TRY CLASSES FOR FREE for 2-weeks.

Self-reliance and when to ask for help

word of month character

It is a sign of self-reliance when you are trying something new. It is also a sign that your confidence is growing, you are willing to try a new skill, not knowing if you will get it or make a mistake or if it will work or fail. Your confidence in your ability to figure it out is taking you to that next level. However, what happens after you have tried and it did not work the way you hoped? What happens if you are not getting it yet?

You have three choices before you. The first choice is to keep trying on your own. That choice shows a great deal of perseverance, determination, and commitment to your task. The second choice is to give up and let go of the idea of learning. This choice may be an invitation to develop another virtue possibly your determination, or it could be diligence or even humility. What do we mean by that? It has to do with your third choice, and that is you could ask for help.

It takes humility, modesty even courage to know when it is time to ask for help from someone who has already gained this skill. So if you are stuck on a math problem in school or do not know how to start a report you need to write, whom could you ask for help? It could be your teacher, your parents or even a classmate if you know they have that skill. How do you know when to ask for help?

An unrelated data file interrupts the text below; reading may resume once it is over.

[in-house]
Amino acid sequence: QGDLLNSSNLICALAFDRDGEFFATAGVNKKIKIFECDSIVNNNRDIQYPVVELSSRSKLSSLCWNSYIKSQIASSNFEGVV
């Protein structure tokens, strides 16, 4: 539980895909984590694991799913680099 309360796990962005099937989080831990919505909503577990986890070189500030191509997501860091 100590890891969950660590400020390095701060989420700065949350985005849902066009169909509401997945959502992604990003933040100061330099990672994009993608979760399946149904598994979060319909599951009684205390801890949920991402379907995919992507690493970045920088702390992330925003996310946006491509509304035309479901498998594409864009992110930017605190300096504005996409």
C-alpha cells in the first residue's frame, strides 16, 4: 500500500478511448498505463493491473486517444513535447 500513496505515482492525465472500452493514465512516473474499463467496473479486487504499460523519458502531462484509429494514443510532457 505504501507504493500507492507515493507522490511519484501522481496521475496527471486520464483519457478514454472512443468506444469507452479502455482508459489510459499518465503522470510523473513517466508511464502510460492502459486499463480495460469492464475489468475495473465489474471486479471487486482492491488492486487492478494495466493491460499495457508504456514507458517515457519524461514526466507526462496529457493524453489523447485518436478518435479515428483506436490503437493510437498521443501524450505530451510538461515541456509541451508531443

Certainly, if you do not understand what you are working on, getting clarification and pointers is a great way to get yourself started again on your goal. If you are doing something that could be unsafe or you could get hurt, asking for help is a wise choice. Let’s say you want to go skiing, but you have never skied before. You could get hurt if you went down the wrong side of the mountain without the skill needed. Taking lessons and getting help would be wise.

However, if you are asking for help for something that you just do not feel like doing that is not practicing fairness to those around you. So if it is your contribution to the family to take the trash out and you just do not feel like it, you may want to think about the fairness to others in your family. You may consider whose responsibility it is and see it as an invitation to practice your responsibility, dependability, and trustworthiness.

All of us at some time have not felt like doing something that was our responsibility. However, if we are growing our self-reliance, we step up and take care of what we are capable of doing. At the same time if you need some help, if you really cannot do what is asked of you, practice humility and courage and ask for the help you need. Then next time you may be able to demonstrate your self-reliance by doing the task by yourself.